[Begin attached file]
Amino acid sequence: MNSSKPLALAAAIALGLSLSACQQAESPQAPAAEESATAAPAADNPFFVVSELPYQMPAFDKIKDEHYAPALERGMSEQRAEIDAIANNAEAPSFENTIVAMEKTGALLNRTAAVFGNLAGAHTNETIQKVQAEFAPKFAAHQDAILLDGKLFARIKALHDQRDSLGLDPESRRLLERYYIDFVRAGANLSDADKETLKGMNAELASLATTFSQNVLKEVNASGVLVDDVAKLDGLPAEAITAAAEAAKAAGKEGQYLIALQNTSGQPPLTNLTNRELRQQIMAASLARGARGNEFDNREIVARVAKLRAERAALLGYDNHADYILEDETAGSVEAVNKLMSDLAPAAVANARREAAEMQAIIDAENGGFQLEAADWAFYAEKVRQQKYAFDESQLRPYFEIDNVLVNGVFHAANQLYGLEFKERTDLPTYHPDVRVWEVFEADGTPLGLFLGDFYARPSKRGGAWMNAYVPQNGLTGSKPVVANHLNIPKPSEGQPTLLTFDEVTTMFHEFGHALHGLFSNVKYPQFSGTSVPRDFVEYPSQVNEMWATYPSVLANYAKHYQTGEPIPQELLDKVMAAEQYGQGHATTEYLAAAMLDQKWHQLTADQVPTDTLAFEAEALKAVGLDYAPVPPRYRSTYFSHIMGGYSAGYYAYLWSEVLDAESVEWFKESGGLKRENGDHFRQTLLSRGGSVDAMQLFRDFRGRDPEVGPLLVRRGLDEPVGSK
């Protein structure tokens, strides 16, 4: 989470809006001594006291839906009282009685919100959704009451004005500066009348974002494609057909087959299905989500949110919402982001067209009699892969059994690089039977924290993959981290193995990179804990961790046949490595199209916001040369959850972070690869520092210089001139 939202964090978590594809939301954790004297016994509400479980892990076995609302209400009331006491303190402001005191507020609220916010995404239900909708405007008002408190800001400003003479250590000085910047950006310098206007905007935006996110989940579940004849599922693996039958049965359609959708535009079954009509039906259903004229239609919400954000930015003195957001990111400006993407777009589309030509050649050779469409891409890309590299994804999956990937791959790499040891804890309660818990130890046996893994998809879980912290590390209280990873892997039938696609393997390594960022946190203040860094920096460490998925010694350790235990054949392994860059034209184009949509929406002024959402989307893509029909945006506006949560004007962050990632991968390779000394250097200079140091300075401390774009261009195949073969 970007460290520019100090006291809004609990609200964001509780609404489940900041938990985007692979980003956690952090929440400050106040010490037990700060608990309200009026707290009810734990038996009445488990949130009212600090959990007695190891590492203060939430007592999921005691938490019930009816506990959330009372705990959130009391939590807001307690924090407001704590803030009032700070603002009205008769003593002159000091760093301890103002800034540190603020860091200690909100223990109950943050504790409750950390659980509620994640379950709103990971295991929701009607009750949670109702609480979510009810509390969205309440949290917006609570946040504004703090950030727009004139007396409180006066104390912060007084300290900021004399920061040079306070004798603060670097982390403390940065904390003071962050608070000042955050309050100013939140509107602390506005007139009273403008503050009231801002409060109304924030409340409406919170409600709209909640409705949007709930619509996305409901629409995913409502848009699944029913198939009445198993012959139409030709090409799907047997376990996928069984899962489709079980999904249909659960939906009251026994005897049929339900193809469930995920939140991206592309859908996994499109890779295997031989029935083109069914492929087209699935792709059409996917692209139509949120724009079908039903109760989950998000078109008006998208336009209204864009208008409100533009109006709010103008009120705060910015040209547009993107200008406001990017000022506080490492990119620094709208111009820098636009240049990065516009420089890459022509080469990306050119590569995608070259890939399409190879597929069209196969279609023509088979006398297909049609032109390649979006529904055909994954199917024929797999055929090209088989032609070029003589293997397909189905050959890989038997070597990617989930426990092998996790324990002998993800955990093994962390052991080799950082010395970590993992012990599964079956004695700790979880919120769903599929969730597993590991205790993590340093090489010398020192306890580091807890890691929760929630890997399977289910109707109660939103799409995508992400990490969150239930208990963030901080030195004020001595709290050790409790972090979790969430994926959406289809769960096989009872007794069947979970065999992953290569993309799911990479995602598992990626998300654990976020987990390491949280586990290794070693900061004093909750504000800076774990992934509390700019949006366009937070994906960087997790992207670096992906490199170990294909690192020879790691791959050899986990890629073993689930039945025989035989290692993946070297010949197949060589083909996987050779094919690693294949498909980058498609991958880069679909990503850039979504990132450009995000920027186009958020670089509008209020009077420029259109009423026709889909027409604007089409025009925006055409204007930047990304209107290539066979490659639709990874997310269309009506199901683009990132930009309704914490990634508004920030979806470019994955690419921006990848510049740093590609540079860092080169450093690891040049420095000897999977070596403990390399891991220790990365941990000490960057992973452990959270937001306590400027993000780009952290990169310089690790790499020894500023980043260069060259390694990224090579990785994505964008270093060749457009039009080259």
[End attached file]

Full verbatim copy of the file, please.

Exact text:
Amino acid sequence: MNSSKPLALAAAIALGLSLSACQQAESPQAPAAEESATAAPAADNPFFVVSELPYQMPAFDKIKDEHYAPALERGMSEQRAEIDAIANNAEAPSFENTIVAMEKTGALLNRTAAVFGNLAGAHTNETIQKVQAEFAPKFAAHQDAILLDGKLFARIKALHDQRDSLGLDPESRRLLERYYIDFVRAGANLSDADKETLKGMNAELASLATTFSQNVLKEVNASGVLVDDVAKLDGLPAEAITAAAEAAKAAGKEGQYLIALQNTSGQPPLTNLTNRELRQQIMAASLARGARGNEFDNREIVARVAKLRAERAALLGYDNHADYILEDETAGSVEAVNKLMSDLAPAAVANARREAAEMQAIIDAENGGFQLEAADWAFYAEKVRQQKYAFDESQLRPYFEIDNVLVNGVFHAANQLYGLEFKERTDLPTYHPDVRVWEVFEADGTPLGLFLGDFYARPSKRGGAWMNAYVPQNGLTGSKPVVANHLNIPKPSEGQPTLLTFDEVTTMFHEFGHALHGLFSNVKYPQFSGTSVPRDFVEYPSQVNEMWATYPSVLANYAKHYQTGEPIPQELLDKVMAAEQYGQGHATTEYLAAAMLDQKWHQLTADQVPTDTLAFEAEALKAVGLDYAPVPPRYRSTYFSHIMGGYSAGYYAYLWSEVLDAESVEWFKESGGLKRENGDHFRQTLLSRGGSVDAMQLFRDFRGRDPEVGPLLVRRGLDEPVGSK
């Protein structure tokens, strides 16, 4: 989470809006001594006291839906009282009685919100959704009451004005500066009348974002494609057909087959299905989500949110919402982001067209009699892969059994690089039977924290993959981290193995990179804990961790046949490595199209916001040369959850972070690869520092210089001139 939202964090978590594809939301954790004297016994509400479980892990076995609302209400009331006491303190402001005191507020609220916010995404239900909708405007008002408190800001400003003479250590000085910047950006310098206007905007935006996110989940579940004849599922693996039958049965359609959708535009079954009509039906259903004229239609919400954000930015003195957001990111400006993407777009589309030509050649050779469409891409890309590299994804999956990937791959790499040891804890309660818990130890046996893994998809879980912290590390209280990873892997039938696609393997390594960022946190203040860094920096460490998925010694350790235990054949392994860059034209184009949509929406002024959402989307893509029909945006506006949560004007962050990632991968390779000394250097200079140091300075401390774009261009195949073969 970007460290520019100090006291809004609990609200964001509780609404489940900041938990985007692979980003956690952090929440400050106040010490037990700060608990309200009026707290009810734990038996009445488990949130009212600090959990007695190891590492203060939430007592999921005691938490019930009816506990959330009372705990959130009391939590807001307690924090407001704590803030009032700070603002009205008769003593002159000091760093301890103002800034540190603020860091200690909100223990109950943050504790409750950390659980509620994640379950709103990971295991929701009607009750949670109702609480979510009810509390969205309440949290917006609570946040504004703090950030727009004139007396409180006066104390912060007084300290900021004399920061040079306070004798603060670097982390403390940065904390003071962050608070000042955050309050100013939140509107602390506005007139009273403008503050009231801002409060109304924030409340409406919170409600709209909640409705949007709930619509996305409901629409995913409502848009699944029913198939009445198993012959139409030709090409799907047997376990996928069984899962489709079980999904249909659960939906009251026994005897049929339900193809469930995920939140991206592309859908996994499109890779295997031989029935083109069914492929087209699935792709059409996917692209139509949120724009079908039903109760989950998000078109008006998208336009209204864009208008409100533009109006709010103008009120705060910015040209547009993107200008406001990017000022506080490492990119620094709208111009820098636009240049990065516009420089890459022509080469990306050119590569995608070259890939399409190879597929069209196969279609023509088979006398297909049609032109390649979006529904055909994954199917024929797999055929090209088989032609070029003589293997397909189905050959890989038997070597990617989930426990092998996790324990002998993800955990093994962390052991080799950082010395970590993992012990599964079956004695700790979880919120769903599929969730597993590991205790993590340093090489010398020192306890580091807890890691929760929630890997399977289910109707109660939103799409995508992400990490969150239930208990963030901080030195004020001595709290050790409790972090979790969430994926959406289809769960096989009872007794069947979970065999992953290569993309799911990479995602598992990626998300654990976020987990390491949280586990290794070693900061004093909750504000800076774990992934509390700019949006366009937070994906960087997790992207670096992906490199170990294909690192020879790691791959050899986990890629073993689930039945025989035989290692993946070297010949197949060589083909996987050779094919690693294949498909980058498609991958880069679909990503850039979504990132450009995000920027186009958020670089509008209020009077420029259109009423026709889909027409604007089409025009925006055409204007930047990304209107290539066979490659639709990874997310269309009506199901683009990132930009309704914490990634508004920030979806470019994955690419921006990848510049740093590609540079860092080169450093690891040049420095000897999977070596403990390399891991220790990365941990000490960057992973452990959270937001306590400027993000780009952290990169310089690790790499020894500023980043260069060259390694990224090579990785994505964008270093060749457009039009080259």